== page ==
This is another post from March 2007, the first month this blog was on the web. I’ve tweaked it a little bit, but the concepts are still sound. Some things just don’t change…

Really good tech people have one thing in common: we love a challenge. Tell us something can’t be done and we’ll figure out a way to prove you wrong. Need another monitor mix when all the Aux sends are full? No problem, we can swipe an unused group out, or maybe a matrix out. Need to run 40 channels into your 32 channel board? No problem, grab the board from the children’s room and sub it in. Next challenge…

I’ve discovered that all this resourcefulness has a downside. It can lead worship leaders—especially less technically minded ones—to think that we can do anything, and that it will be easy. And fast. I have a saying I use over and over, “Planning will set you free.” When it comes to live production, I plan as many details as I possibly can. The way I see it, the better an event is planned, the more I can enjoy the actual event. And I will have more bandwidth to respond to last minute changes. While I can figure out problems on the fly, I would much rather know what will be expected this weekend, plan for it, configure the system, then be able to worship while I mix.

Planning allows me to serve the band better. This in turn allows them to lead the congregation into a deeper experience of worship. But some worship leaders seem to follow the, “Whatever the Spirit leads!” model of “planning.” Now if the band is simple and everyone knows the words, that can work. But when the band grows larger and the poor ProPresenter operator is just trying to survive following a worship leader that sings the song differently every time, the stress level goes up exponentially for everyone.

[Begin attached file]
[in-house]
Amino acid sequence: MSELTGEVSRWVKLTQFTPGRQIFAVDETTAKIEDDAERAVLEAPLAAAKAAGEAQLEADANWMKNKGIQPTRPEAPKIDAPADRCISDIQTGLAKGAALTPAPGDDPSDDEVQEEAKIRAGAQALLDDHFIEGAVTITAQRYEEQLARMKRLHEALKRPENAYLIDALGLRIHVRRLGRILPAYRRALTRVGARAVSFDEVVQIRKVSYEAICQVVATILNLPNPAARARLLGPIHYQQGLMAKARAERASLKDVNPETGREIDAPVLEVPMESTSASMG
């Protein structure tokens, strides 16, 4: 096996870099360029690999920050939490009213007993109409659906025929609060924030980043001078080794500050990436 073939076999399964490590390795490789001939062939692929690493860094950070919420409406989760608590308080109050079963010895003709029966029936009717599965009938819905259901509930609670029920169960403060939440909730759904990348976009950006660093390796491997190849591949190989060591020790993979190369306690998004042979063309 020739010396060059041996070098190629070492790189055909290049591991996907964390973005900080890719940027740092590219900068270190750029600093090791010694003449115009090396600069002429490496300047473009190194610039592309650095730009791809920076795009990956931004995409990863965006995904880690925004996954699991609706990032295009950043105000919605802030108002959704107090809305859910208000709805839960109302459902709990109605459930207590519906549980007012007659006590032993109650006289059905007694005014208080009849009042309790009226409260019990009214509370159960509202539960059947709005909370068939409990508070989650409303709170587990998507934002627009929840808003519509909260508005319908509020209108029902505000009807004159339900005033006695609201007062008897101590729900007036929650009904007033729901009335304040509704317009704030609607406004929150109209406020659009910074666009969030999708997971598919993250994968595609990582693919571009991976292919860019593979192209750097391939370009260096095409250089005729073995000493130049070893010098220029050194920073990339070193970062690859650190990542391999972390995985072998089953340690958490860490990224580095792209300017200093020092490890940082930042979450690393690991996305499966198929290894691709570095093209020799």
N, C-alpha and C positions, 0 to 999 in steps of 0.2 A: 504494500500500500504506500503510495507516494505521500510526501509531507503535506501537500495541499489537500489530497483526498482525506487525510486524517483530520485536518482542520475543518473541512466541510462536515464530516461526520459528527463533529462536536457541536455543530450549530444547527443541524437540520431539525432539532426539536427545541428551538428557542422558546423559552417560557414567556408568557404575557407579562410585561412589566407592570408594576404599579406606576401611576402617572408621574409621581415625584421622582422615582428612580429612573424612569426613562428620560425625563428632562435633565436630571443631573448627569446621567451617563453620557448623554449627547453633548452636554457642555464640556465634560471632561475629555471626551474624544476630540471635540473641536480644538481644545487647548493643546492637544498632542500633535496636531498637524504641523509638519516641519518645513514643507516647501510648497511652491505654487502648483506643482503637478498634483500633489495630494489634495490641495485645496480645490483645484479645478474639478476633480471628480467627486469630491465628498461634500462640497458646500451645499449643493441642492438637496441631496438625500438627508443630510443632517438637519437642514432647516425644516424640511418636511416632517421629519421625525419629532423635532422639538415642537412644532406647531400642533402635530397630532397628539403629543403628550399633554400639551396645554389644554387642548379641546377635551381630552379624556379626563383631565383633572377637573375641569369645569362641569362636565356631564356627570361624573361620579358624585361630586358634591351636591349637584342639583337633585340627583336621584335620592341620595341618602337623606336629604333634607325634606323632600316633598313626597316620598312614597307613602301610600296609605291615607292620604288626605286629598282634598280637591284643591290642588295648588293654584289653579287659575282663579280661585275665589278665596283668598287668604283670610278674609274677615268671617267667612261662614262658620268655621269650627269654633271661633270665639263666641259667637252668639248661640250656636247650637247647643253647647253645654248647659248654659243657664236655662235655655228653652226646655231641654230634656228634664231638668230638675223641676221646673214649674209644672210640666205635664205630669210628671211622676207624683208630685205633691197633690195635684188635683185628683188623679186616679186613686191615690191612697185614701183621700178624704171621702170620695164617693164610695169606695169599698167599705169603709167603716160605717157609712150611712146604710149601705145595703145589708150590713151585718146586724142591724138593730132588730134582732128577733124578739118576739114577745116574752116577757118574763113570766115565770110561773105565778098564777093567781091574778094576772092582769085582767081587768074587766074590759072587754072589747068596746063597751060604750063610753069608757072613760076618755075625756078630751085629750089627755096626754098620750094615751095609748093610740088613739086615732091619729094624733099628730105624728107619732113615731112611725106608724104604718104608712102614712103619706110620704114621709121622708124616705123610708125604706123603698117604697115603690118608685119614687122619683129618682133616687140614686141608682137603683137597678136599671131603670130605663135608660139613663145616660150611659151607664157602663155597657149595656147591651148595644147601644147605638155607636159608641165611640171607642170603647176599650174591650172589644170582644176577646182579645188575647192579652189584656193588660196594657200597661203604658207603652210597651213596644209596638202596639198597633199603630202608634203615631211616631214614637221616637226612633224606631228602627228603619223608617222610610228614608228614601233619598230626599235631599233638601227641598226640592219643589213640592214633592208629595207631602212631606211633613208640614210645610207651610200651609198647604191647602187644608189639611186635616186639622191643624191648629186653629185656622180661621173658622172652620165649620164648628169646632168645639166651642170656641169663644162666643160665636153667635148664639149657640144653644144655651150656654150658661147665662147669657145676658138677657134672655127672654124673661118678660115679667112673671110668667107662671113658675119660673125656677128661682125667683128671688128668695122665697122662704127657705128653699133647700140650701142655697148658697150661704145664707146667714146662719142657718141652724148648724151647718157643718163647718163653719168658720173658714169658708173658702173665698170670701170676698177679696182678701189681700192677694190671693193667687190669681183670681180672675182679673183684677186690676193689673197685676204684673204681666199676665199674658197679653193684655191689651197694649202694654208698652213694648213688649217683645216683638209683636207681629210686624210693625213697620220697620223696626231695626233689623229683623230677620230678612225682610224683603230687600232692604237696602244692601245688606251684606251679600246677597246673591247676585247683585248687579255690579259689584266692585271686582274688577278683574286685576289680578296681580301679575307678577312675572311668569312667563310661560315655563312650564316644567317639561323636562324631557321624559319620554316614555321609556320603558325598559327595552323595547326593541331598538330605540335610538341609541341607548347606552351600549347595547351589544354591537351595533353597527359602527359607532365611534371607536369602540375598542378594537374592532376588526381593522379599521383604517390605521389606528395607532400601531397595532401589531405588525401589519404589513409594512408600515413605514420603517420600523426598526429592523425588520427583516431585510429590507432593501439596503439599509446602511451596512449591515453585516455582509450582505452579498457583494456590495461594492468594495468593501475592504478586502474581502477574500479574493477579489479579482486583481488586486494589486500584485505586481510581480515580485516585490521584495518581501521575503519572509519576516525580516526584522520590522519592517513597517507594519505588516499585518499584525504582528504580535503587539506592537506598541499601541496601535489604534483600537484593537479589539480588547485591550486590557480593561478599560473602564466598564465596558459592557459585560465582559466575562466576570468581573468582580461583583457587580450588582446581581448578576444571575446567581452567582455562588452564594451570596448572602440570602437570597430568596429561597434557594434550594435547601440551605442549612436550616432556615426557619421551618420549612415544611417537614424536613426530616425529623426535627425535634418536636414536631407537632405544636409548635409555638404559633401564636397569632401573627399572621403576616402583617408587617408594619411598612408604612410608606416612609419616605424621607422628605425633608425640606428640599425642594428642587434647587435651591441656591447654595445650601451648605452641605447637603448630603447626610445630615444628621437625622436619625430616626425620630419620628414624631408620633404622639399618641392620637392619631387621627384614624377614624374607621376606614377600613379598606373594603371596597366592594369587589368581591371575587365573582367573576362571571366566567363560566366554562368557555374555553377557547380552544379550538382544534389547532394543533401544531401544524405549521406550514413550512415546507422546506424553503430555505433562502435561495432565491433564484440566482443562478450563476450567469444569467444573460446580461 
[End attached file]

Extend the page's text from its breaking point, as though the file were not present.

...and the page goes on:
Sometimes, technical leaders get no respect. I would never presume to jump up on stage during a rehearsal and say to the guitar player, “Why can’t you just play the right chords, they’re on the page right in front of you!” That’s because I have respect for what they do, and playing a guitar is not as easy as it looks. Why then would a musician come back to the sound booth and say, “I need another mic, it’s easy, just plug it in!” I invite every musician and pastor to shadow a tech guy some week to see what we actually do. Few ever do it, but those that do come away with an education.

If you’re a technician, take pride in what you do and know that your job is every bit as complicated and difficult as any on stage. If you are musician or worship leader, take some time to educate yourself about the technical complexities of a modern sound, video and lighting system. And better yet, plan ahead. Everyone will have a more enjoyable, worshipful experience. Believe me when I tell you, planning will set you free!

Gear Techs